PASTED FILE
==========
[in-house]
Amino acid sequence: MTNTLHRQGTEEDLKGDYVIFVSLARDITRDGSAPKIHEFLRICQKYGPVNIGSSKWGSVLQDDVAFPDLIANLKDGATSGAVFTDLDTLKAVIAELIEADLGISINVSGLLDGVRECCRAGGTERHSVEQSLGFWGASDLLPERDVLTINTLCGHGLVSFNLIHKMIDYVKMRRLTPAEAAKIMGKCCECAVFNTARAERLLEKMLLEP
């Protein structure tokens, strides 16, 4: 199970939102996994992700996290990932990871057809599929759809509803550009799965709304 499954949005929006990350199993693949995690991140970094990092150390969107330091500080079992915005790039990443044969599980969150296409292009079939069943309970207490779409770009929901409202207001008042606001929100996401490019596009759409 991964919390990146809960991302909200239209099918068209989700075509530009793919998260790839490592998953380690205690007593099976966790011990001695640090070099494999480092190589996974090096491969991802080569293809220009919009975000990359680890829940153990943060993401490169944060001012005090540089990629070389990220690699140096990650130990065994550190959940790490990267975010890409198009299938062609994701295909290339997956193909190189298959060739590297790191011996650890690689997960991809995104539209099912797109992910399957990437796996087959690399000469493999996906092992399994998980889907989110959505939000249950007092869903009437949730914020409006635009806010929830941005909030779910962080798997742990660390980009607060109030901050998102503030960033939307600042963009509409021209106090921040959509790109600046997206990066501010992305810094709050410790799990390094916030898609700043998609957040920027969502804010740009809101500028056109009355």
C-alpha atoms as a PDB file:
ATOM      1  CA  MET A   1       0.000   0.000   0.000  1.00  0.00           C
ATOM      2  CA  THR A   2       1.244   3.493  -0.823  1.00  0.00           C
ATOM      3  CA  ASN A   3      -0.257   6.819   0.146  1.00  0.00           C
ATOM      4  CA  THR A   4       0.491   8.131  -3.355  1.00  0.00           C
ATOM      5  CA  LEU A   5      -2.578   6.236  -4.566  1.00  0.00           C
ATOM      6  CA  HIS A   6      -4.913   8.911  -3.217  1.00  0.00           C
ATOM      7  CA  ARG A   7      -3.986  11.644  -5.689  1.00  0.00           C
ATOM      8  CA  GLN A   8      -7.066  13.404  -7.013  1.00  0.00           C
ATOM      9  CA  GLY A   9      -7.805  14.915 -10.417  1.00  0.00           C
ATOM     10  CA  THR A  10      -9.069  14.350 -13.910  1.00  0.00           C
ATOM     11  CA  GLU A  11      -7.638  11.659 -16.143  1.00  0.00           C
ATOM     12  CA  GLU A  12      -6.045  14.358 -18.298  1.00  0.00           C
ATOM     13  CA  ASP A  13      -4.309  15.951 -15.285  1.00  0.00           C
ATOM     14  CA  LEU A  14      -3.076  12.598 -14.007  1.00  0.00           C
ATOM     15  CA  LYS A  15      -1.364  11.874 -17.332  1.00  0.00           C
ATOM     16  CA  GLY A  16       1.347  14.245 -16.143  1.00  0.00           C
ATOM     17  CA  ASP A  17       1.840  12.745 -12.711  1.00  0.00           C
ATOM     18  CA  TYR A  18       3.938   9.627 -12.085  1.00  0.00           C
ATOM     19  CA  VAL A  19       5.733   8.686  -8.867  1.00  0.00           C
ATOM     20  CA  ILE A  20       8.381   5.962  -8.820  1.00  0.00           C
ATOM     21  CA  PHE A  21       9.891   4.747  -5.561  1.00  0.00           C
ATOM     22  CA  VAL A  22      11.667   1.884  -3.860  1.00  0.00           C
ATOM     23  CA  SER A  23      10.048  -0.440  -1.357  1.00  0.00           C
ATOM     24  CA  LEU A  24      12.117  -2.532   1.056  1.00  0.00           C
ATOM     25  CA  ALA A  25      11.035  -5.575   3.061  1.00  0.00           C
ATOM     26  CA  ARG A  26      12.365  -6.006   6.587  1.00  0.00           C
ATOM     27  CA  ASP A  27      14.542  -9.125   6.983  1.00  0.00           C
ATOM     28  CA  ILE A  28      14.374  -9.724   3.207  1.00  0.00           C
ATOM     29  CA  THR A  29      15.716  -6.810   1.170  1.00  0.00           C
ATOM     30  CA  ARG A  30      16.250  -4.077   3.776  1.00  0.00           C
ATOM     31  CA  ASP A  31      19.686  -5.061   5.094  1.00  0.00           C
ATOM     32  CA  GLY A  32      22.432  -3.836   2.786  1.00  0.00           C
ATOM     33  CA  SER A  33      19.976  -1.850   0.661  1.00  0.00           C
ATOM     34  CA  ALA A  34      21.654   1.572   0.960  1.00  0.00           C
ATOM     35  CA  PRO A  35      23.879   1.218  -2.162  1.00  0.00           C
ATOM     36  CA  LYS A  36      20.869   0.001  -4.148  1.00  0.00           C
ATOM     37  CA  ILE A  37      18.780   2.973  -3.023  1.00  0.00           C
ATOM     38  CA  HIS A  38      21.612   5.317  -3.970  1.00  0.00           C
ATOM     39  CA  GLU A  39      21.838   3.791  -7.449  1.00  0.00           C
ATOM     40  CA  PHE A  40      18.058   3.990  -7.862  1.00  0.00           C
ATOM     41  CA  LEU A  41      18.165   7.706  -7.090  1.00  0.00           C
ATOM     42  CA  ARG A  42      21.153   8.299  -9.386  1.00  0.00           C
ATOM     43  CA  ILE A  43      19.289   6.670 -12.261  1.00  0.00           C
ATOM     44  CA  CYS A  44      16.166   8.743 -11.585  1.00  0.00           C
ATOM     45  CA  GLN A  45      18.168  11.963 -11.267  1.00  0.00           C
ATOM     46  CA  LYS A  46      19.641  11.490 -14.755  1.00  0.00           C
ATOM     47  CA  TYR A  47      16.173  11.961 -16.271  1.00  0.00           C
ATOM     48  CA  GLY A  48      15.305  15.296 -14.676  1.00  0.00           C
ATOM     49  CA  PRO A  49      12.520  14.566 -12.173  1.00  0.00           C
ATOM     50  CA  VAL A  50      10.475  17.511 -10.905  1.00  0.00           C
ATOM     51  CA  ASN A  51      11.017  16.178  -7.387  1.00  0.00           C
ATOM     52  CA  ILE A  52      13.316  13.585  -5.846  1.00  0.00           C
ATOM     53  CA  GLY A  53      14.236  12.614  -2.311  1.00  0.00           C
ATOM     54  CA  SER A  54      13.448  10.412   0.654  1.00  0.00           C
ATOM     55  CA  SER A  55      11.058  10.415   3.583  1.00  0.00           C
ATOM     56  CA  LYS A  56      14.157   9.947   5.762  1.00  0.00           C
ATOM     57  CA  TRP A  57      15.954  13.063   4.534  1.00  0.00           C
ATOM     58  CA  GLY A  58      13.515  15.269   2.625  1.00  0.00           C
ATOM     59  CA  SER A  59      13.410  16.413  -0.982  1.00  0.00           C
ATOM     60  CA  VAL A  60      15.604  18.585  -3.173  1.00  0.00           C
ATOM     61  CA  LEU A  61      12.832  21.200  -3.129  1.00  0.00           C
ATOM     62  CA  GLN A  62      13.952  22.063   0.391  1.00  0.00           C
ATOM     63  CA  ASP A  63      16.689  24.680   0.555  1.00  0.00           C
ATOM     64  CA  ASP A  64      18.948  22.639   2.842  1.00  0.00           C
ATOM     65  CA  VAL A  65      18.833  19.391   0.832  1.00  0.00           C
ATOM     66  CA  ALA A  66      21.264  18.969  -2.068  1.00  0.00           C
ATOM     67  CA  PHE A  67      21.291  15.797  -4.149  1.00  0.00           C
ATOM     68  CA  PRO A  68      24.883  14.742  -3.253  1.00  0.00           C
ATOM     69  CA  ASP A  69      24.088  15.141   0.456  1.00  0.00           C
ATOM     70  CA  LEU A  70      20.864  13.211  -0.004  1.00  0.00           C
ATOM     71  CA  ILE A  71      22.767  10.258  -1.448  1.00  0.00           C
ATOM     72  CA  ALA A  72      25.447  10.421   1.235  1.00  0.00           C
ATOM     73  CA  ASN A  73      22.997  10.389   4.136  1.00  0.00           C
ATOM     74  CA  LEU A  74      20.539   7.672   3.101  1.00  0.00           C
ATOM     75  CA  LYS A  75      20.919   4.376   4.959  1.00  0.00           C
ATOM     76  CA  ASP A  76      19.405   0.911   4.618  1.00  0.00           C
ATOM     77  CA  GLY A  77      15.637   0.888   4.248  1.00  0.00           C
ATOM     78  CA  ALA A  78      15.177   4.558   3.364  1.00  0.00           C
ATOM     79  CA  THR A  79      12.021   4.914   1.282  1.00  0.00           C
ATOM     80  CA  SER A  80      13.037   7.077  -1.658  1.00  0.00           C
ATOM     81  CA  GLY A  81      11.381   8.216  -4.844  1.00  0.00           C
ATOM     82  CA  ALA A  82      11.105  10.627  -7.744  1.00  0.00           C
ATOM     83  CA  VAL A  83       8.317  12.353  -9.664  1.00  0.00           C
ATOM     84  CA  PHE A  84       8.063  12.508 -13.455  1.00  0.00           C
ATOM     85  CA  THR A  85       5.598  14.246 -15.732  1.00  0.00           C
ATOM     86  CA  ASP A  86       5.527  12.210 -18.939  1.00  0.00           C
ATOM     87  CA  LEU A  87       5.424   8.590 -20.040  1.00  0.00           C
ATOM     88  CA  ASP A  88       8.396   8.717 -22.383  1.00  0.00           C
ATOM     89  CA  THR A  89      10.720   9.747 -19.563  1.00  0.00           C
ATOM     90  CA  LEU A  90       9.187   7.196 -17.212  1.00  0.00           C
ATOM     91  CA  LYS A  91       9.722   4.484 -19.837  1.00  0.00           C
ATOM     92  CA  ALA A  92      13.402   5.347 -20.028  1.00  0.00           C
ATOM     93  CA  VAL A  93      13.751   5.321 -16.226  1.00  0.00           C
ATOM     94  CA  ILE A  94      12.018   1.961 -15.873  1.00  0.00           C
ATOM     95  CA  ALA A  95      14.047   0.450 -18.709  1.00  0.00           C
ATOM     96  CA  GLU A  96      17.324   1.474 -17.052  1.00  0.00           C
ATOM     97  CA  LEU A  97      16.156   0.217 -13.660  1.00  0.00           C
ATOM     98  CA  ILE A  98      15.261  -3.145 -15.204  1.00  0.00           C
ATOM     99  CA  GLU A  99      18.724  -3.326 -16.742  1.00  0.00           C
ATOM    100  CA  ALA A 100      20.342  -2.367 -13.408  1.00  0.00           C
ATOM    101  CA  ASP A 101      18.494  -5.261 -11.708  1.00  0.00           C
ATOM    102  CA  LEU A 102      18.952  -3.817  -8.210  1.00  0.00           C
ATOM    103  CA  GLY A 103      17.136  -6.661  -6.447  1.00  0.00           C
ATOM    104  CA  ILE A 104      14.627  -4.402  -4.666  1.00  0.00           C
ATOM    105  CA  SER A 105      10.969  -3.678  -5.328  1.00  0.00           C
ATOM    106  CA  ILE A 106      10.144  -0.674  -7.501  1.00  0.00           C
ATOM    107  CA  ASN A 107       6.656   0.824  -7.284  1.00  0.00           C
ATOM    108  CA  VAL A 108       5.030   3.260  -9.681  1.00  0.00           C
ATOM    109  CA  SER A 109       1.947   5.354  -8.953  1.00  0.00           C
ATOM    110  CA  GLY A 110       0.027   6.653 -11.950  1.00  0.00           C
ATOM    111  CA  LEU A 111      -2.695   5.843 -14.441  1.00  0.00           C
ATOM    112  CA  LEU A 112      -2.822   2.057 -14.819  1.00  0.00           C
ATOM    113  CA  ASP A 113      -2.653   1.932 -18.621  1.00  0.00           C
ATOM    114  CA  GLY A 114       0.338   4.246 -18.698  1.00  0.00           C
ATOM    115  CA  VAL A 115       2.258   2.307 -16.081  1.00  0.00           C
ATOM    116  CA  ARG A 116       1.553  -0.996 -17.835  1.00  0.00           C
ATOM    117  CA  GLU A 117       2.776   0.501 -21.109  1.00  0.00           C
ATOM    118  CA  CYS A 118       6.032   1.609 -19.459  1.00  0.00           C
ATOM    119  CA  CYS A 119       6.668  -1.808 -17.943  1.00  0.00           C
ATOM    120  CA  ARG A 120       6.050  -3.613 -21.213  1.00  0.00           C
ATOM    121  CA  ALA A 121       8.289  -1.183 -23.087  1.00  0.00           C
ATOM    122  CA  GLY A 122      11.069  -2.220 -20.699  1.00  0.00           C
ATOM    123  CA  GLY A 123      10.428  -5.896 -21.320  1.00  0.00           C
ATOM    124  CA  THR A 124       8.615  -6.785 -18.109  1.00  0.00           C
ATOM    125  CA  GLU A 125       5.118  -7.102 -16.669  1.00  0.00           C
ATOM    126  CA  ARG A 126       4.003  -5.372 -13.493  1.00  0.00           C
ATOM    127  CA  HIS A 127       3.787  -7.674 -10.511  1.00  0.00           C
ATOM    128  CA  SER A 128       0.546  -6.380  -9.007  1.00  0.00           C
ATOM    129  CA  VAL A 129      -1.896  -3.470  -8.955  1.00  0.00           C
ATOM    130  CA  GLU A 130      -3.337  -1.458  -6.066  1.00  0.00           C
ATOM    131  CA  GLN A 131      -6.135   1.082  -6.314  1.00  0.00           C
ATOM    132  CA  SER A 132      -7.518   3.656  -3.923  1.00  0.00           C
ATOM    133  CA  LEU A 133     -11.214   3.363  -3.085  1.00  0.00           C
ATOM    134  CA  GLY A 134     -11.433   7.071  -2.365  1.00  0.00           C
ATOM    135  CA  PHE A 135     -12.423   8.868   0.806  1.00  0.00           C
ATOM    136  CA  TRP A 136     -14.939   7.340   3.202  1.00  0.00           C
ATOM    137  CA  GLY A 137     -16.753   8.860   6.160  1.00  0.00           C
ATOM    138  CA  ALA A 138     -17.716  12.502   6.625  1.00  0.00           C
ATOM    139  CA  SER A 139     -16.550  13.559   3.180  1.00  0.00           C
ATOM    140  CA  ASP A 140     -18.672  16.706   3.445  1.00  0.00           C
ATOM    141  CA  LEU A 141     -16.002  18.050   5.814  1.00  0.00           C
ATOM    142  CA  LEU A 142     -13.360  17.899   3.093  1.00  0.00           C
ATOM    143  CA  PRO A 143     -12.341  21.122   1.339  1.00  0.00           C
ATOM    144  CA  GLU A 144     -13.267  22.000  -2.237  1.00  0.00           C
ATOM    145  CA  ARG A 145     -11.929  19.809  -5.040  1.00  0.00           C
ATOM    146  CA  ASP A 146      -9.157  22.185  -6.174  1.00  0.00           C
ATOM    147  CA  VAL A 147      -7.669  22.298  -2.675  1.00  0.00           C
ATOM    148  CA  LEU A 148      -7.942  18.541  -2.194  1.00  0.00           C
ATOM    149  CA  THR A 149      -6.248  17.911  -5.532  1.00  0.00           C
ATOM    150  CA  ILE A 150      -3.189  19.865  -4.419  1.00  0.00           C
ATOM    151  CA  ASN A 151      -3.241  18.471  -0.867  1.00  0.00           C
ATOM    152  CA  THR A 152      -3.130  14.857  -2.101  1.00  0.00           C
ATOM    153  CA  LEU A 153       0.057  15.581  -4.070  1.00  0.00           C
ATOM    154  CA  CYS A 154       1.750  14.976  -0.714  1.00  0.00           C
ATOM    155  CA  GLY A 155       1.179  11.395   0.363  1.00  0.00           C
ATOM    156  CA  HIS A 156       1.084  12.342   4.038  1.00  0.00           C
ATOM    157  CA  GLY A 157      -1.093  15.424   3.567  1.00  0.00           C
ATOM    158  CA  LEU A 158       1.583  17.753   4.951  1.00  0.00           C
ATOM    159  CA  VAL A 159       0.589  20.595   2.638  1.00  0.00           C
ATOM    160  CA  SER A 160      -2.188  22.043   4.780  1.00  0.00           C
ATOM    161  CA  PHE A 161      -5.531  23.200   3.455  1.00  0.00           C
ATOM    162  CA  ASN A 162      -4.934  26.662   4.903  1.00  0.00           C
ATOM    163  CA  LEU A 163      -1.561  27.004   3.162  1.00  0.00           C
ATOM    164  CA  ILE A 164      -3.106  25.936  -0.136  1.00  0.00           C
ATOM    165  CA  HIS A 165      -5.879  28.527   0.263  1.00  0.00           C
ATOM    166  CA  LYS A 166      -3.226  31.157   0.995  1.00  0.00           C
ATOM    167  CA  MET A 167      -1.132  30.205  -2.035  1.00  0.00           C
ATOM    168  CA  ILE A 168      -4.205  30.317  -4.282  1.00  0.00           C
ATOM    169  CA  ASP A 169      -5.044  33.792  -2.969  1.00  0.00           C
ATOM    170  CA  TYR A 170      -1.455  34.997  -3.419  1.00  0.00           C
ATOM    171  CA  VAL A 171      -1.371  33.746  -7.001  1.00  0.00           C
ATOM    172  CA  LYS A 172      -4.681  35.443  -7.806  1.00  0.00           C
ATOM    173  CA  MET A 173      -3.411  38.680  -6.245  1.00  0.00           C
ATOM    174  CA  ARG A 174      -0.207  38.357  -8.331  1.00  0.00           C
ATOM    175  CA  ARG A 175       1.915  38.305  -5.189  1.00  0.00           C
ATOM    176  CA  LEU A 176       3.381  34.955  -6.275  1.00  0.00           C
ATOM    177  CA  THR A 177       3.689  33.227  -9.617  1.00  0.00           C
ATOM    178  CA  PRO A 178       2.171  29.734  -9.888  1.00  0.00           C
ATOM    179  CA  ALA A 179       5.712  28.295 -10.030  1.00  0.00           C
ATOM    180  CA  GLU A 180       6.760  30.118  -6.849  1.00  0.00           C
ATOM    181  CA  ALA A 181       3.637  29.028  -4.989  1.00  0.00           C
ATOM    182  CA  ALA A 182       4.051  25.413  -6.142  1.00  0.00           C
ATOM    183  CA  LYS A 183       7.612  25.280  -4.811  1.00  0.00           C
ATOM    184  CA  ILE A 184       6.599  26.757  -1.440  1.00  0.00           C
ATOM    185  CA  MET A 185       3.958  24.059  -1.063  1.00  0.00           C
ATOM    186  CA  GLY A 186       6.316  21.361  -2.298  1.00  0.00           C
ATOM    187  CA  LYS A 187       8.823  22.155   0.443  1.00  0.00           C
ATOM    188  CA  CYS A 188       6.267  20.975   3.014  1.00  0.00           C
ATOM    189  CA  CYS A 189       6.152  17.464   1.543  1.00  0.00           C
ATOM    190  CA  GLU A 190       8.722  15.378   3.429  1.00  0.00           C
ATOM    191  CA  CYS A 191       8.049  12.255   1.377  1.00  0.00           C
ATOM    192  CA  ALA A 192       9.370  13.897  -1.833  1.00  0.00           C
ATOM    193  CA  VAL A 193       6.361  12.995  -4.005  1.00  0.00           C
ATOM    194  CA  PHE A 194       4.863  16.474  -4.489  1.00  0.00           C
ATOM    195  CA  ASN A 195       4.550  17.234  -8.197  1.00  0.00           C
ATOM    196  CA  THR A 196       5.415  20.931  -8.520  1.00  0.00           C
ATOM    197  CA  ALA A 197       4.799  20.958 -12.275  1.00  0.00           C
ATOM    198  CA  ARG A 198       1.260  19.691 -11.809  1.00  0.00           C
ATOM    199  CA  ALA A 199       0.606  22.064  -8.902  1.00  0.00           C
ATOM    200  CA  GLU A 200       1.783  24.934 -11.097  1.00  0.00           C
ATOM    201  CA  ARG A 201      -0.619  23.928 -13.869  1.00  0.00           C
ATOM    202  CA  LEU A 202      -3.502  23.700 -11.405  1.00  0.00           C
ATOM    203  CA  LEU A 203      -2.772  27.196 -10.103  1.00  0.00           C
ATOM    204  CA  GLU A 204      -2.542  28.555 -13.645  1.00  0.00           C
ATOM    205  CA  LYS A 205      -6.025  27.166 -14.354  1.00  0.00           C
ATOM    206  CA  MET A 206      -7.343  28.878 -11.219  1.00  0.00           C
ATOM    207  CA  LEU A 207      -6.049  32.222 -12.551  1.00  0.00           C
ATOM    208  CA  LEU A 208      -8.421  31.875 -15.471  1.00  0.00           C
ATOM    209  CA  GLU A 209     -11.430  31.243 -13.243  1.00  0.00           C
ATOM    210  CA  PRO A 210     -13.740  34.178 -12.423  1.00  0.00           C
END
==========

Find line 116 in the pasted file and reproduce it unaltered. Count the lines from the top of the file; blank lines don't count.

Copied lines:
ATOM    112  CA  LEU A 112      -2.822   2.057 -14.819  1.00  0.00           C